Saturday 23 May 2020

Ian Fleming: Bust sold for £1250

In October 2019 a bust of Ian Fleming was offered at auction by Sworders Fine Art Auctioneers. The bust sold for £1000 plus 25% commission coming to an end price of £1250. 

The bust was first used on the cover artwork for John Pearson's Fleming biography “The Life of Ian Fleming” (Jonathan Cape, 1966). It was then reproduced in small numbers for distribution to the larger book shops across Great Britain, to be used as window decoration when promoting both the biography and Fleming's own James Bond novels. The size of the bust is 52 cm. Not only was the bust seen on the first edition of the biography but also on the book club version (The companion book club 1966). 


Very few of these beautiful plaster busts have survived, and those that have usually need some sort of restoration of the gold paint and possible plaster repair too. 


When I first saw the bust on the cover of “The Life of Ian Fleming” I felt I would do anything to own it. As I have shown in another blog post (click the link) I am now indeed fortunate to own two of them.


It’s nice to discover they have increased in value over the years: they are so worth it. If you are able to buy one you definitely should. 


PLEASE NOTE: English is my second language so please excuse any small errors in translation.

When the auction house Christies was selling one back in 2007 they described the lot as written below.

FLEMING, Ian (1908-1964)--After Simone PANCHAUD DE BOTTOMES. 'Ian Fleming'. A cast metal bust finished in gold-painted plaster with initials 'SPB', executed c.1966 after Panchaud de Bottomes' original conceived in c.1931, 520mm high (some minor surface chipping and old repairs)Provenance: The Times Bookshop (purchased upon its closure). A RARE BUST OF FLEMING AFTER THE ORIGINAL BY THE MOTHER OF HIS FIANCéE MONIQUE PANCHAUD DE BOTTOMES, probably produced to publicise John Pearson's biography of Fleming. Fleming met Monique Panchaud de Bottomes at a ball in Geneva in autumn 1930, while he was a student at Geneva University. She was 'a slim, dark-haired local beauty' (A. Lycett Ian Fleming, London: 1995, p.45), from Vich in the Canton of Vaud, some 15 miles from Geneva, and 'she was impressed by [Fleming's] intelligence, charm and sensitivity ... He found her chic, cultured and amusing, the very essence of a modern French-speaking girl. Before long they were inseparable' (loc. cit.). By the summer of 1931 they considered themselves unofficially engaged, and Fleming would spend most weekends at the Panchaud de Bottomes' chateau, where the original of this bust by Monique's mother, Simone Panchaud de Bottomes, was sculpted in the early 1930s. However, Fleming's mother was strongly opposed to the engagement, and brought all possible pressure to bear on him -- emotional, professional, and financial -- and eventually the engagement was broken off by Fleming in 1933. Fleming felt bitter and guilty about the ending of the relationship: 'after this he would never dream of marrying anyone. "I'm going to be quite bloody-minded about women from now on ... I'm just going to take what I want without any scruples at all"' (J. Pearson The Life of Ian Fleming, London: 1966, p. 57), and was thought by his friends to continue to pine for Monique. Certainly, her name and background were used by Fleming some thirty years later in the 'James Bond' novel You Only Live Twice (London: 1964), in which Bond's mother is described as Monique Delacroix, from the Canton of Vaud. This bust is one of a small group that was probably produced to publicise Pearson's biography of Fleming, which uses a photograph of one on the dustwrapper; only a small number are thought to have been made, and few survive.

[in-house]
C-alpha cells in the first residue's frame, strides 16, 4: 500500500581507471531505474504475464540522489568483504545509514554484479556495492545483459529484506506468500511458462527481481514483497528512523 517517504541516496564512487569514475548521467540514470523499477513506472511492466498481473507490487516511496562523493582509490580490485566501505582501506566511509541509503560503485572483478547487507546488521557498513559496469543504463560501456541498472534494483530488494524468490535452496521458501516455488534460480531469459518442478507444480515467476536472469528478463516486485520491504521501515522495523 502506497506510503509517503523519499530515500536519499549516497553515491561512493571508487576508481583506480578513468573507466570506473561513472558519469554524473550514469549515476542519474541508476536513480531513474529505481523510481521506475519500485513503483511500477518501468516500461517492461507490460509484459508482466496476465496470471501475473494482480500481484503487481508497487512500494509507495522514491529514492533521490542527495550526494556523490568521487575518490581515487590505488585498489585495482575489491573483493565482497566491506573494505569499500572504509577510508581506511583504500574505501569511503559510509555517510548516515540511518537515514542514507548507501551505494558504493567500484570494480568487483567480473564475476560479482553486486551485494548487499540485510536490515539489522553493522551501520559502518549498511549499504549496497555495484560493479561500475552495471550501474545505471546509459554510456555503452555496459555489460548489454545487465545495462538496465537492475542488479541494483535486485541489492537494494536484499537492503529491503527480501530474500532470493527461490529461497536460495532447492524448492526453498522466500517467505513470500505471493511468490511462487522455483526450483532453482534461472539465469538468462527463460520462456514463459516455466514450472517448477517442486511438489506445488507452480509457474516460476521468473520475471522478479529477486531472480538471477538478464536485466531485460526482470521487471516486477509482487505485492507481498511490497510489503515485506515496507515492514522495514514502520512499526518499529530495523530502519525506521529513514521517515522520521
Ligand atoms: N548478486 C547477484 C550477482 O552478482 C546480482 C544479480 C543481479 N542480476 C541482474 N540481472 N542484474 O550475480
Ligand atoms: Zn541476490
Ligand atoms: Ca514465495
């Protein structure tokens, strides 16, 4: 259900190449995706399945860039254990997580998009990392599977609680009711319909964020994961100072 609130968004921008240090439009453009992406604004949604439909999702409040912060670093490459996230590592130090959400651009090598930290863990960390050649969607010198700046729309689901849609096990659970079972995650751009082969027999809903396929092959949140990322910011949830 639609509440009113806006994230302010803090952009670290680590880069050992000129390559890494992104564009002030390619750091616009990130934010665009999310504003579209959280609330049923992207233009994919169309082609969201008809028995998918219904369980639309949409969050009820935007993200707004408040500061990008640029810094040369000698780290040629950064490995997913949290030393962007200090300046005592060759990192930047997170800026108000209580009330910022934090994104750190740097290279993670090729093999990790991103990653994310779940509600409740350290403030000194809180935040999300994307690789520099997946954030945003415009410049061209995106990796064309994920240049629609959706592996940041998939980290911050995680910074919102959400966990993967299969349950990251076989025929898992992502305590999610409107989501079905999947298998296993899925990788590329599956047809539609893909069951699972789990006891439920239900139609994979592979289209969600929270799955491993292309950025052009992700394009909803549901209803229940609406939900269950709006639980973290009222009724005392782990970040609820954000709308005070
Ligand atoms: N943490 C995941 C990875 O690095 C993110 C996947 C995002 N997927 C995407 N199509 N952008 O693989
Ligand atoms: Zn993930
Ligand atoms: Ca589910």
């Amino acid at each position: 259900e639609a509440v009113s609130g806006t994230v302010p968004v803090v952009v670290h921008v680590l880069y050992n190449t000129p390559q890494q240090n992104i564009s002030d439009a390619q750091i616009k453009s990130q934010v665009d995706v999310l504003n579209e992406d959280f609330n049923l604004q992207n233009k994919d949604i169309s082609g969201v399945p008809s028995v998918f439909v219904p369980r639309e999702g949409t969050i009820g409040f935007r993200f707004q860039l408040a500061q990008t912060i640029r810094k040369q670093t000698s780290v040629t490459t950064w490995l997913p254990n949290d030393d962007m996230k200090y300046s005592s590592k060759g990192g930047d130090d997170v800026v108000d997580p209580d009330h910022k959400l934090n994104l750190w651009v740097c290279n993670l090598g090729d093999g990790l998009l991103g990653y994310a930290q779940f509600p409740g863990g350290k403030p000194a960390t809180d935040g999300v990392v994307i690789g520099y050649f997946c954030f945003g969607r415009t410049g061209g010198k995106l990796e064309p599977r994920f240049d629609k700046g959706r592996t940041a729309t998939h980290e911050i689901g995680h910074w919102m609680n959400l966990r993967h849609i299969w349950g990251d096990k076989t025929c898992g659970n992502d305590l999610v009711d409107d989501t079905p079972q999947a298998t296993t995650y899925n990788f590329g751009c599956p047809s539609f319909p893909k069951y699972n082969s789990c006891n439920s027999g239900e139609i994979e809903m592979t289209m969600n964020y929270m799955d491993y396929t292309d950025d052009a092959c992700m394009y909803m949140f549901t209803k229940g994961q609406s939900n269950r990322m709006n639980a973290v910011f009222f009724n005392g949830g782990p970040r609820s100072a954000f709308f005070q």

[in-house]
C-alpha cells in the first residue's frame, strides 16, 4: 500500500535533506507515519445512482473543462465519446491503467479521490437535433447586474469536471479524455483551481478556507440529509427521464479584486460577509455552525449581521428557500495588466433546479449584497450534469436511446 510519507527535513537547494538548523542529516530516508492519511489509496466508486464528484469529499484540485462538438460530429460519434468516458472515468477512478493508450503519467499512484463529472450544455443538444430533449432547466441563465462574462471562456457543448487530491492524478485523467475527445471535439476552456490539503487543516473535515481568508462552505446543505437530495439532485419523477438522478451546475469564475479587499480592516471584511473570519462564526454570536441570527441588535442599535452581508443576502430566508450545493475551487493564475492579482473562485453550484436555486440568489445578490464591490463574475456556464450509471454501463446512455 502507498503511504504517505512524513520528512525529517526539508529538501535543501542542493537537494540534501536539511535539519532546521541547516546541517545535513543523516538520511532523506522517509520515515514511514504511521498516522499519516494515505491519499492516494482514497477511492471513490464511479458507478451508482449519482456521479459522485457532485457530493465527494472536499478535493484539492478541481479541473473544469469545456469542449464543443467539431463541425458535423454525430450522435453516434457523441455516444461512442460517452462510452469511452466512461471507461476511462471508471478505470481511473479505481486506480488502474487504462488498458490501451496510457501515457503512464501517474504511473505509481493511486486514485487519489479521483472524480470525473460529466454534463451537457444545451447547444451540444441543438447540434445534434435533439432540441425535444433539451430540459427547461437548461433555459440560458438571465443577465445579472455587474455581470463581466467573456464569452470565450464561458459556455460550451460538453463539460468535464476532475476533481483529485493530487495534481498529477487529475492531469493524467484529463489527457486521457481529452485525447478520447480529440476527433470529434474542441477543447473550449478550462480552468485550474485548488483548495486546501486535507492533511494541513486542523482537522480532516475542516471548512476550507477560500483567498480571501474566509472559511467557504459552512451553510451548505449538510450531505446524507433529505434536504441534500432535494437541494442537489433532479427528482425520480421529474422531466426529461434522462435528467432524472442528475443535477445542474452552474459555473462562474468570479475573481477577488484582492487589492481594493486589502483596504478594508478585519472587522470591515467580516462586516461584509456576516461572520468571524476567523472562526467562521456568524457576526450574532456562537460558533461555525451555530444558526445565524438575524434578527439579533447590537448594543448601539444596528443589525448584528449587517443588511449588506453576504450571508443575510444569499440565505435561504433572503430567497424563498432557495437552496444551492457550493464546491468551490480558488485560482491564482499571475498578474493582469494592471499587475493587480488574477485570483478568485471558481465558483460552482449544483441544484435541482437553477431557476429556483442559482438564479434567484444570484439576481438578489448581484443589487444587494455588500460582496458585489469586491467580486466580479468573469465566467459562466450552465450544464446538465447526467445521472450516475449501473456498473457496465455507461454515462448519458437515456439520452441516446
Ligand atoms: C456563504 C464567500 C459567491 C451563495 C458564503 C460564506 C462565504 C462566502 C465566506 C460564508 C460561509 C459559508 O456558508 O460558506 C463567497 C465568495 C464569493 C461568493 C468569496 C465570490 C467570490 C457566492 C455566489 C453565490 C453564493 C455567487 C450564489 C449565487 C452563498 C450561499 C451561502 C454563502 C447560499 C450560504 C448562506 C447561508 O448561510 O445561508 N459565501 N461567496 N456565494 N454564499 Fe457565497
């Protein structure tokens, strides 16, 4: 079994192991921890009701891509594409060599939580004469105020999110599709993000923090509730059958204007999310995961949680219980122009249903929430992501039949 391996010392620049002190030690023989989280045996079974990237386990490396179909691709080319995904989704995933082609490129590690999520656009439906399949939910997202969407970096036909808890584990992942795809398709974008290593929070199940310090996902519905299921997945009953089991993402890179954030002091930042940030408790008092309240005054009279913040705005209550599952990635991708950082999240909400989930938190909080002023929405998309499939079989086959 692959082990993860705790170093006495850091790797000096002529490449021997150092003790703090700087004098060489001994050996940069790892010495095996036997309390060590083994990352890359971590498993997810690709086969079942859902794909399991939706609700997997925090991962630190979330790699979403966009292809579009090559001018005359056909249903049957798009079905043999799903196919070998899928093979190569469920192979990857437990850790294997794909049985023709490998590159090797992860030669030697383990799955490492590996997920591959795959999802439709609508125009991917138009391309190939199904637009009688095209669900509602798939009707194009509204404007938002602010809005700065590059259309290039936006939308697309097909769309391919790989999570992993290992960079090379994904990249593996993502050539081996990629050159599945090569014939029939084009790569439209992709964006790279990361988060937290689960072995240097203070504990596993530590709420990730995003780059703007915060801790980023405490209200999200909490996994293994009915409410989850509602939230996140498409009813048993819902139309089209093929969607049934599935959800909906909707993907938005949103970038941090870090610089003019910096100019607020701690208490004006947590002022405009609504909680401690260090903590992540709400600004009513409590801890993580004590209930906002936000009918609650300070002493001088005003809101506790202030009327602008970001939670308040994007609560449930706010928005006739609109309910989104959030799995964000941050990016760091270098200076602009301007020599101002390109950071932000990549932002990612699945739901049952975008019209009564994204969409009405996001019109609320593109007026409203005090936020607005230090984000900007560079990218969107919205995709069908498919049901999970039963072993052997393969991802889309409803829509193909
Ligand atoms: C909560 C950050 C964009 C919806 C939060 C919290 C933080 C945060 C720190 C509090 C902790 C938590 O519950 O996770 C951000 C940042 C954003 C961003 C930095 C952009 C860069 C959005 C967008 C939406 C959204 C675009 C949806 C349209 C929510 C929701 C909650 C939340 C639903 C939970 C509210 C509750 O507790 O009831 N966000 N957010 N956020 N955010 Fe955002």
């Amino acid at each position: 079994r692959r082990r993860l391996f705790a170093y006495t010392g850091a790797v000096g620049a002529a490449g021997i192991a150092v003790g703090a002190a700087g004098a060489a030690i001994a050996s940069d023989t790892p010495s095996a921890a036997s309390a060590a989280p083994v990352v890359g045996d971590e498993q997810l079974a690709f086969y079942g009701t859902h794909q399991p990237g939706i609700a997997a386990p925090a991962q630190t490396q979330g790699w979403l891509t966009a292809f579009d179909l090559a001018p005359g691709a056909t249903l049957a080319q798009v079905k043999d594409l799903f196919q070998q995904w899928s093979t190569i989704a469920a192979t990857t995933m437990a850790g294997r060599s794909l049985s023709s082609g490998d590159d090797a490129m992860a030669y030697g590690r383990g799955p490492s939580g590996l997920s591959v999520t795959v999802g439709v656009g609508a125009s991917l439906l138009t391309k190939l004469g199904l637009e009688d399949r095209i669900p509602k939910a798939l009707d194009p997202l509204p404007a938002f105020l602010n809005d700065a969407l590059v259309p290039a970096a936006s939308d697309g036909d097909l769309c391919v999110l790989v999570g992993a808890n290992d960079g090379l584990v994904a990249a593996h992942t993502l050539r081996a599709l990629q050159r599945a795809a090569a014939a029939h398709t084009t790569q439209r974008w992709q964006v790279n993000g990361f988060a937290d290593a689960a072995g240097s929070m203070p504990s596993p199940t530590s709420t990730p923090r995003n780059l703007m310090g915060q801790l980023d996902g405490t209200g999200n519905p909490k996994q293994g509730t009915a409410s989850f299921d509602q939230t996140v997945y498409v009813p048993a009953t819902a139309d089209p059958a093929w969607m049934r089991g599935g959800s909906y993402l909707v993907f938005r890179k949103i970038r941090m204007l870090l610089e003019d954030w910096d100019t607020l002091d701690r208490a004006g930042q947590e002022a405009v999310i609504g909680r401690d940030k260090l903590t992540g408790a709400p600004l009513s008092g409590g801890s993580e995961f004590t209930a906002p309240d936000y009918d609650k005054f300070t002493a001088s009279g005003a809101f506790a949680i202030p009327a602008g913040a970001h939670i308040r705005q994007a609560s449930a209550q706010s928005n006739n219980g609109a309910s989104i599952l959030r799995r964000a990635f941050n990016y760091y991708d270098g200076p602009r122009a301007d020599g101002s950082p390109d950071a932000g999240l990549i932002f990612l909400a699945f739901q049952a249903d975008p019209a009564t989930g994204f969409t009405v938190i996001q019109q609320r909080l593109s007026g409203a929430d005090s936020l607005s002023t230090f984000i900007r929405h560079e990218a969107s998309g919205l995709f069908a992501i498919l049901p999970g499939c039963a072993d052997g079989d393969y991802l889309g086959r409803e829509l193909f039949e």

Friday 8 May 2020


While the rest of the word are home locked I have had surgery. I live in Sweden and we do not home lock the country during Covid-19. After the surgery I am needed to stay at home for a few days. I have some books to get sorted and some tv-series I want to see.

I decided to see FLEMING - THE MAN WHO WOULD BE BOND for a second time. To be honest it felt as poor this time as it did the first time. It would be wrong to complain on Dominic Coppers appearance but he just don't look or feel the part. Maybe when he talks to his mother you can feel the deprest Fleming and the Fleming who always receives complaints by his mother. But this might just be because Lesley Manville does an better acting job.

Lara Pulver does a great job playing the cold Ann O´neill just like she did a great job playing Irene Adler in SHERLOCK.

When it comes to the story it feels like a lot of it is new to me and therefore either is fake or parts of Flemings life that I have never hear of. Rear Admiral Godfrey has a Second officer Monday played to be some sort of Miss Moneypenny and even have a hairstyle just like Louis Maxwell.

A nice touch is that it seems like they have used the correct exteriors for Flemings address on 22B Ebury street. This is just a few meters from were the Moonraker novel took place.

What is your take on FLEMING - THE MAN WHO WOULD BE BOND. Did you like it? Do you have the series in your collection? What changes or inserted scenes would you have wanted to see?

Did you know that John Pearson who wrote THE LIFE OF IAN FLEMING IN 1966 was a consultant on this tv-series.

More to read:

You can buy your copy of FLEMING - THE MAN WHO WOULD BE BOND
on DVD and Bluray by clicking here!

From the archives:

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